However, full-service charters take a long time to procure and include extensive regulation that is often not suitable for payment companies with narrow business models. In these cases, the OCC may still be able to offer its tight payment charter by accepting requests from fintechs to take deposits.

The OCC designed the fintech charter for non-custodians because fintech lenders – the companies the OCC had in mind when drafting the fintech charter – have no reason to accept deposits. Fintech lenders use technology to facilitate credit, but place the risk of default on the consumers and financial institutions who provide the money. When a fintech lender takes deposits and offers loans, it would become a traditional bank and require a full service charter.

Payment service providers are different. Some experts argue that cutting-edge payment companies like cryptocurrency companies are already taking deposits. And those who don’t take deposits could save costs by doing so instead of paying third party banks to hold their users’ funds.

When fintech payment companies take deposits, they may not require the same level of supervision as fintech lenders or traditional banks. For decades, some scholars have argued that banks that focus closely on payments should face less regulation as they simply transfer funds or put deposits in low-risk assets. Auditor Brooks reiterated this argument when he proposed the OCC’s payments charter, advocating that the OCC should adapt the regulations to the tight services of fintech payment companies.

Most payment service providers do not hold deposits because they cannot obtain deposit insurance from the Federal Deposit Insurance Corporation and want to avoid being called a bank holding company. The OCC can solve both problems.

The OCC has declared – in an unrelated context – that it is authorized to issue special articles of association to custodians without deposit insurance if they can “work safely and soundly”. Fintech lenders are unlikely to meet these requirements as fintech lending carries significant risk to depositors, systemic risks to the economy, and potential consumer predatory practices.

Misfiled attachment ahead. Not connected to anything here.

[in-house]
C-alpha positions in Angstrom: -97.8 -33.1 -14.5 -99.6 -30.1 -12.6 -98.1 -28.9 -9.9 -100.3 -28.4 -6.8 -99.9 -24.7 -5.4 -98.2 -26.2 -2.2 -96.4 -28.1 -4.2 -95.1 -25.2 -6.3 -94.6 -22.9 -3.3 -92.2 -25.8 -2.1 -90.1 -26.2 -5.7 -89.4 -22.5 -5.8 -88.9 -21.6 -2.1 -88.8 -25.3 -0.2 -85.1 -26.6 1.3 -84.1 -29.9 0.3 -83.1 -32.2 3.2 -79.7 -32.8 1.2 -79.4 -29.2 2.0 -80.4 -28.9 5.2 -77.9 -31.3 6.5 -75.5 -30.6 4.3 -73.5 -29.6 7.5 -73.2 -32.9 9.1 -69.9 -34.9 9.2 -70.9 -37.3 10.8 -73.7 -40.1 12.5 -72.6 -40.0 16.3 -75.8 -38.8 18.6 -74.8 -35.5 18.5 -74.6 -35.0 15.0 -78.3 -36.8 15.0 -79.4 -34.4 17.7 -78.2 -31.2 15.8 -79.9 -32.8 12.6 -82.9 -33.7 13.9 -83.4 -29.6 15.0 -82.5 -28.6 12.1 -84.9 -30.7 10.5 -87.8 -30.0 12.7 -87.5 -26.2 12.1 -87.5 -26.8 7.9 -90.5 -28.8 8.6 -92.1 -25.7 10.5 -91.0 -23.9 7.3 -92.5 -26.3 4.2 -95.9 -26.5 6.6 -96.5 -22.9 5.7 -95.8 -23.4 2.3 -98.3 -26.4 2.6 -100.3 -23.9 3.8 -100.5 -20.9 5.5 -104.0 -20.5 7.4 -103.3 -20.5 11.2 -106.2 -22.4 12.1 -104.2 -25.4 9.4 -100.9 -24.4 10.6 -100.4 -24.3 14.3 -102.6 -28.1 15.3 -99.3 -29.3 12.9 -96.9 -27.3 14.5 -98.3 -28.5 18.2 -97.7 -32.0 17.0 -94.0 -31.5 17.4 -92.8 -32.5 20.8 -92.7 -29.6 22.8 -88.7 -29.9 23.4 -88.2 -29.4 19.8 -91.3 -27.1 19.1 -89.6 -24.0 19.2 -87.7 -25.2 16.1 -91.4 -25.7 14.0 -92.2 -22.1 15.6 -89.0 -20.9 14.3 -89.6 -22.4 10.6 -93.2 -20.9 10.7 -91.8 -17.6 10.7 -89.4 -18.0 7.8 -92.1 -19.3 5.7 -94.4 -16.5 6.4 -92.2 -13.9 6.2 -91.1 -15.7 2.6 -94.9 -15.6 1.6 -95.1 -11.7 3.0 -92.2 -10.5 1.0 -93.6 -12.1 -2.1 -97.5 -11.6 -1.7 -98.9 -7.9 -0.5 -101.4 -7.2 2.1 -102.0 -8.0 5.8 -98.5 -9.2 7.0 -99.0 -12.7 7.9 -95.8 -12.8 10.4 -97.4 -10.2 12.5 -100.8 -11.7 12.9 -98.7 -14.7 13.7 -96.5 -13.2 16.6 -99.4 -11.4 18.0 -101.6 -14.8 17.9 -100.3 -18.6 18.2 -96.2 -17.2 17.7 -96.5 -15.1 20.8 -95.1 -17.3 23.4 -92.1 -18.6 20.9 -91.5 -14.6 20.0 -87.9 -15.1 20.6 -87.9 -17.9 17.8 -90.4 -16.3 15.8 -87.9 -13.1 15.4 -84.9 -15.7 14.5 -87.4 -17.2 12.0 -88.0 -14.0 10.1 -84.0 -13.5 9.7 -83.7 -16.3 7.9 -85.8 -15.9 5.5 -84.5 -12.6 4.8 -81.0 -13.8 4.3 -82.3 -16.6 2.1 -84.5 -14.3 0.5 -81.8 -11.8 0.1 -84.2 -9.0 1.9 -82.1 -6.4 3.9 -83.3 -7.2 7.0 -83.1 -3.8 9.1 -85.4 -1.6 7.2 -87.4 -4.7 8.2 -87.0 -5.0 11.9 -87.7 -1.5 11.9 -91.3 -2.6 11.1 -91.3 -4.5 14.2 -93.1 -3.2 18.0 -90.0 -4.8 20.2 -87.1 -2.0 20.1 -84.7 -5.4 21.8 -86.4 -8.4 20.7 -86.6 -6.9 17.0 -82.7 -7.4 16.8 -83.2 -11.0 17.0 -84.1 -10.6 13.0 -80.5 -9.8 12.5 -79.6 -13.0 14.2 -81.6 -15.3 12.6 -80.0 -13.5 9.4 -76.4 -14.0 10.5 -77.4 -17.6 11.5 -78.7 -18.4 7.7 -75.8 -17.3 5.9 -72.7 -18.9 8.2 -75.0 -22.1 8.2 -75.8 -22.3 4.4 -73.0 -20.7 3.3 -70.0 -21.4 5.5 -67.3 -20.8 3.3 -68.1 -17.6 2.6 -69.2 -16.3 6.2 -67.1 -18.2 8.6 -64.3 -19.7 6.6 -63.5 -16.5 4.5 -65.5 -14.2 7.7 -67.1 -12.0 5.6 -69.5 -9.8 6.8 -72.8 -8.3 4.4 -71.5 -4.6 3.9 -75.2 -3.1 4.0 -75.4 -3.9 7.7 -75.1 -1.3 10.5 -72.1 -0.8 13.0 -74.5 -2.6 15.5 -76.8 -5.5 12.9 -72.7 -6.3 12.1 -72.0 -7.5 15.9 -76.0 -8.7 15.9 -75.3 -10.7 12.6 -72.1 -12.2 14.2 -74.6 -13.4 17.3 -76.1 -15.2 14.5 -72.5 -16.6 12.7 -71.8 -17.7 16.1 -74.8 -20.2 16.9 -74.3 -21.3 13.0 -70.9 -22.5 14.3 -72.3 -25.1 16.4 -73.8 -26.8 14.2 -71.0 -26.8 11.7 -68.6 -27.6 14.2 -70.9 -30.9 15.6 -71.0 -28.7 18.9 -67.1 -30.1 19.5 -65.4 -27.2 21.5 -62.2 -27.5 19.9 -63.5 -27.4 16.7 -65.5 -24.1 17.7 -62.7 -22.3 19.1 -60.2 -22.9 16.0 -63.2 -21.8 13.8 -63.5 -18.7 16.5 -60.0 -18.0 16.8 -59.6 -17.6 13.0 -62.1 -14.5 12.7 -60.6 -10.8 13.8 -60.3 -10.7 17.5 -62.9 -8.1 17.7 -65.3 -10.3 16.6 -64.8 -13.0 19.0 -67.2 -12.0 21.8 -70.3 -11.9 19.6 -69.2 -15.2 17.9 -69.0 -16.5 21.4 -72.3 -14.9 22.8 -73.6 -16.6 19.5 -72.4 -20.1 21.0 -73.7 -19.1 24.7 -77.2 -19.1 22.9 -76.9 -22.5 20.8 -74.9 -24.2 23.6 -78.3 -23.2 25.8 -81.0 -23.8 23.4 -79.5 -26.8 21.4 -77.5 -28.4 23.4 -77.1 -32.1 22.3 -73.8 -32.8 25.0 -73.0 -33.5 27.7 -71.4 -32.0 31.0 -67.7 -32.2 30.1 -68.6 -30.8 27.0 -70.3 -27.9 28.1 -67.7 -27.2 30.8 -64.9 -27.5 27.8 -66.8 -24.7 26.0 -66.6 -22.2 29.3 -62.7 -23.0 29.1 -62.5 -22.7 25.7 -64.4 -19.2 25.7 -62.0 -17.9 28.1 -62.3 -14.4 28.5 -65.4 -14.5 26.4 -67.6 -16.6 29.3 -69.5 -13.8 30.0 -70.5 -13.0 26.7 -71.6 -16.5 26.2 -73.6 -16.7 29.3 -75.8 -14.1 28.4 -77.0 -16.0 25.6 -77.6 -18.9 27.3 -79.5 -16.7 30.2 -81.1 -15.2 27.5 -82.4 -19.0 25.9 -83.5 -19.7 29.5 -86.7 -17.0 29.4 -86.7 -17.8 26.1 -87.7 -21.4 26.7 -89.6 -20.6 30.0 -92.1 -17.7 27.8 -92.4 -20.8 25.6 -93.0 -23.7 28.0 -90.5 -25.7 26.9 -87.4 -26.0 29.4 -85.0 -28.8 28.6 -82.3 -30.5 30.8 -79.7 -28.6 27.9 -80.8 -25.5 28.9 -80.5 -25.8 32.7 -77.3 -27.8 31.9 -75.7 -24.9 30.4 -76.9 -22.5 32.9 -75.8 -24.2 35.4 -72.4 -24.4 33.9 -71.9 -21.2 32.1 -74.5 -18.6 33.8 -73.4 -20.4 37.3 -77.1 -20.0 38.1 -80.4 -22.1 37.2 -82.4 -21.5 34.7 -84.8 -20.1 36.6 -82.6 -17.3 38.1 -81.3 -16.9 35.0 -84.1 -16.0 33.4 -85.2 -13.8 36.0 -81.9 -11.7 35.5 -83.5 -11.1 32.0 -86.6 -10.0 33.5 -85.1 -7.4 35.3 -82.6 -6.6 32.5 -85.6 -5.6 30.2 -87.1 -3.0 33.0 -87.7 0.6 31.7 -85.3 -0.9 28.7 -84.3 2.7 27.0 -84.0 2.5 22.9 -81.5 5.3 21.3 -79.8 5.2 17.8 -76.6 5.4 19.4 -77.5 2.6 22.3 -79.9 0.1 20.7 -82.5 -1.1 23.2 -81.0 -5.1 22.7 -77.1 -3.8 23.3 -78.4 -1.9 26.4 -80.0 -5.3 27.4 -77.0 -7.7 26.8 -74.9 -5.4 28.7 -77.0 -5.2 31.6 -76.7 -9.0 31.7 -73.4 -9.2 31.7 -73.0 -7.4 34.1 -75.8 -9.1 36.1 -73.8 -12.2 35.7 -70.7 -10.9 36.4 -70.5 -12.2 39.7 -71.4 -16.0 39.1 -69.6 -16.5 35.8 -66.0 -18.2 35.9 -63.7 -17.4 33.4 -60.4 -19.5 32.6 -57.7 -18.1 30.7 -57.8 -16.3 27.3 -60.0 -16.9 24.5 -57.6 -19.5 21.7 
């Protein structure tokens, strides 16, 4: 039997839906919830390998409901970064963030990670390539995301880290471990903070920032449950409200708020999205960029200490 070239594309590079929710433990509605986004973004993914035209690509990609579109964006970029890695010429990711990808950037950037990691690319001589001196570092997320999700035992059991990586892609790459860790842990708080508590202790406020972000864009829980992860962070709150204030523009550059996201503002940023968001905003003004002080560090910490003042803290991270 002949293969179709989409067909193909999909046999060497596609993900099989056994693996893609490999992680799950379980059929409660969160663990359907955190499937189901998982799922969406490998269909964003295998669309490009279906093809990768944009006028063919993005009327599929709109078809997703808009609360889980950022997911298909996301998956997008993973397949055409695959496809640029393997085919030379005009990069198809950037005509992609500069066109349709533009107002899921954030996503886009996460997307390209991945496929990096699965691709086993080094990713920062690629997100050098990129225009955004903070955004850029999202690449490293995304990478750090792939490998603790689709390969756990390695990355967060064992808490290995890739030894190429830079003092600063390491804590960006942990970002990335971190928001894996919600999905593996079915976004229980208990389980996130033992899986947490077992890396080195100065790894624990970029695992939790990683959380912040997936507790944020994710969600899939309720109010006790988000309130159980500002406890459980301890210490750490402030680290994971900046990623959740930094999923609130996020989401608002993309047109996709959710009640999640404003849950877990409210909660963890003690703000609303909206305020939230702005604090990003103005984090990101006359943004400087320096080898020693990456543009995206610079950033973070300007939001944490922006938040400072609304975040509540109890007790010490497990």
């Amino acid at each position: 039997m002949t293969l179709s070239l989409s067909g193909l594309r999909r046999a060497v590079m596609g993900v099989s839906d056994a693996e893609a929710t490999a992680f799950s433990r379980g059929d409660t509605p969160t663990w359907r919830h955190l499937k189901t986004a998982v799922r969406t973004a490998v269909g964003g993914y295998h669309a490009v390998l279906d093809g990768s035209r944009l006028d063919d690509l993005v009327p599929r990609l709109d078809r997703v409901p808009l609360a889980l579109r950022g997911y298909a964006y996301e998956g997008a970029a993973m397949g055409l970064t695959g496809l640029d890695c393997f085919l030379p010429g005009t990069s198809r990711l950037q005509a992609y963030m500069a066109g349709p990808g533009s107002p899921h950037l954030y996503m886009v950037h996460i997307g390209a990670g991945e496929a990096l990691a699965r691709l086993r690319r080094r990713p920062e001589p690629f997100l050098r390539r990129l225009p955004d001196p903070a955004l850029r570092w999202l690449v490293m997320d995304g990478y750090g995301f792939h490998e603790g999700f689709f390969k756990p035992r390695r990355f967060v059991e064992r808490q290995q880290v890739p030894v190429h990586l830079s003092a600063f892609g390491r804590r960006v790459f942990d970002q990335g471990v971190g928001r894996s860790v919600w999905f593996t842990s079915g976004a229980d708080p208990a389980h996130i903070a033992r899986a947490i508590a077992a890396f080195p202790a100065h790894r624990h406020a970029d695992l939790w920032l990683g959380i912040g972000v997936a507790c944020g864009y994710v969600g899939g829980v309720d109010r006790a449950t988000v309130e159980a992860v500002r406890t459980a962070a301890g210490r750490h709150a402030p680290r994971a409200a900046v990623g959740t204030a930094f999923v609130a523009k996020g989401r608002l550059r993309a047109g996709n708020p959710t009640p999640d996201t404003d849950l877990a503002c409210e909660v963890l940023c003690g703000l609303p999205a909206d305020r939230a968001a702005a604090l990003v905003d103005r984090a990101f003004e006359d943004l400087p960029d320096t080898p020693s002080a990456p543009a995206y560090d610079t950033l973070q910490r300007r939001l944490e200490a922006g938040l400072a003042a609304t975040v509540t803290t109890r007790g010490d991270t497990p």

Payment companies are less likely to take financial risk as they simply move users’ funds between accounts or invest those funds in low-risk assets such as US Treasuries. They don’t lend the money to borrowers who may default on a loan. Given this low risk, the OCC could grant deposit-taking payment companies a special charter claiming that they can operate safely and soundly without deposit insurance.

In addition, many fintechs fear that, as a bank holding company, they will deal with stricter regulation. Any institution that either has a deposit guarantee or accepts deposits and grants commercial loans could be considered a bank holding company within the meaning of the law. When fintech lenders accept deposits, they automatically qualify for making commercial loans. However, payment service providers can accept deposits without being a bank holding company as they do not offer loans or require deposit insurance. This difference means that, under the Bundesbankengesetz, the OCC could offer its payments charter to companies that only accept deposits and enable payments.

The OCC has not yet explored the idea of ​​offering a special charter to fintechs that accept deposits. It can ultimately decide that payment companies are exposing consumers to too great a risk to accept deposits without insurance. Even if payment companies take less financial risk than traditional banks or fintech lenders, some commentators fear that payment companies are exposed to significant cyber risk, fraud, and other operational risks that pose a systemic risk to the financial system. This is an important issue for the agency to consider.

If the OCC loses its legal battle against the charter of non-custodian institutions, it will have to rethink the way it charter fintechs. In doing so, the OCC may have more options to charter fintech payment companies than fintech lenders.